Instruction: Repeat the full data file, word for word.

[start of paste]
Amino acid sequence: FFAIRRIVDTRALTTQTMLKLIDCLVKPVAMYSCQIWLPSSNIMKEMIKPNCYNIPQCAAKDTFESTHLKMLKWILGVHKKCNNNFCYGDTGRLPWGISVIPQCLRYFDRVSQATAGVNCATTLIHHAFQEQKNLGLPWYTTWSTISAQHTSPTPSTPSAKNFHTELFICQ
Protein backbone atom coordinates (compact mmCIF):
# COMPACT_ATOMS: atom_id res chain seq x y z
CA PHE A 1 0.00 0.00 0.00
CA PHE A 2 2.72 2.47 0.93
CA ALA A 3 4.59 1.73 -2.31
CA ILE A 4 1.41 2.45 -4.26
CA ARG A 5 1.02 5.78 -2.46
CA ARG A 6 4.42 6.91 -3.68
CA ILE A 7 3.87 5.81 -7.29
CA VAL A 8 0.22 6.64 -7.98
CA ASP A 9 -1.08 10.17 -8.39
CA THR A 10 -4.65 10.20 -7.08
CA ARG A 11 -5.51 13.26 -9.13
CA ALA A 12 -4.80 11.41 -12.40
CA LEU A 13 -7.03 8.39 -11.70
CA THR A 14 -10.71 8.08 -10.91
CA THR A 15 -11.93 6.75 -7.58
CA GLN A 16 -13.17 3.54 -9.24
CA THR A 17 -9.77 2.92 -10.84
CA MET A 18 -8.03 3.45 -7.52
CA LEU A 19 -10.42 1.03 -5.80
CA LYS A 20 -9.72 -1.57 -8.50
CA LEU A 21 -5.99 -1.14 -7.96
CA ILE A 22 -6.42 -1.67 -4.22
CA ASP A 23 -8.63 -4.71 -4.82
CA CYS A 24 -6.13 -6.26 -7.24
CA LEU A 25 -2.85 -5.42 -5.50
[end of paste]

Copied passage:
Amino acid sequence: FFAIRRIVDTRALTTQTMLKLIDCLVKPVAMYSCQIWLPSSNIMKEMIKPNCYNIPQCAAKDTFESTHLKMLKWILGVHKKCNNNFCYGDTGRLPWGISVIPQCLRYFDRVSQATAGVNCATTLIHHAFQEQKNLGLPWYTTWSTISAQHTSPTPSTPSAKNFHTELFICQ
Protein backbone atom coordinates (compact mmCIF):
# COMPACT_ATOMS: atom_id res chain seq x y z
CA PHE A 1 0.00 0.00 0.00
CA PHE A 2 2.72 2.47 0.93
CA ALA A 3 4.59 1.73 -2.31
CA ILE A 4 1.41 2.45 -4.26
CA ARG A 5 1.02 5.78 -2.46
CA ARG A 6 4.42 6.91 -3.68
CA ILE A 7 3.87 5.81 -7.29
CA VAL A 8 0.22 6.64 -7.98
CA ASP A 9 -1.08 10.17 -8.39
CA THR A 10 -4.65 10.20 -7.08
CA ARG A 11 -5.51 13.26 -9.13
CA ALA A 12 -4.80 11.41 -12.40
CA LEU A 13 -7.03 8.39 -11.70
CA THR A 14 -10.71 8.08 -10.91
CA THR A 15 -11.93 6.75 -7.58
CA GLN A 16 -13.17 3.54 -9.24
CA THR A 17 -9.77 2.92 -10.84
CA MET A 18 -8.03 3.45 -7.52
CA LEU A 19 -10.42 1.03 -5.80
CA LYS A 20 -9.72 -1.57 -8.50
CA LEU A 21 -5.99 -1.14 -7.96
CA ILE A 22 -6.42 -1.67 -4.22
CA ASP A 23 -8.63 -4.71 -4.82
CA CYS A 24 -6.13 -6.26 -7.24
CA LEU A 25 -2.85 -5.42 -5.50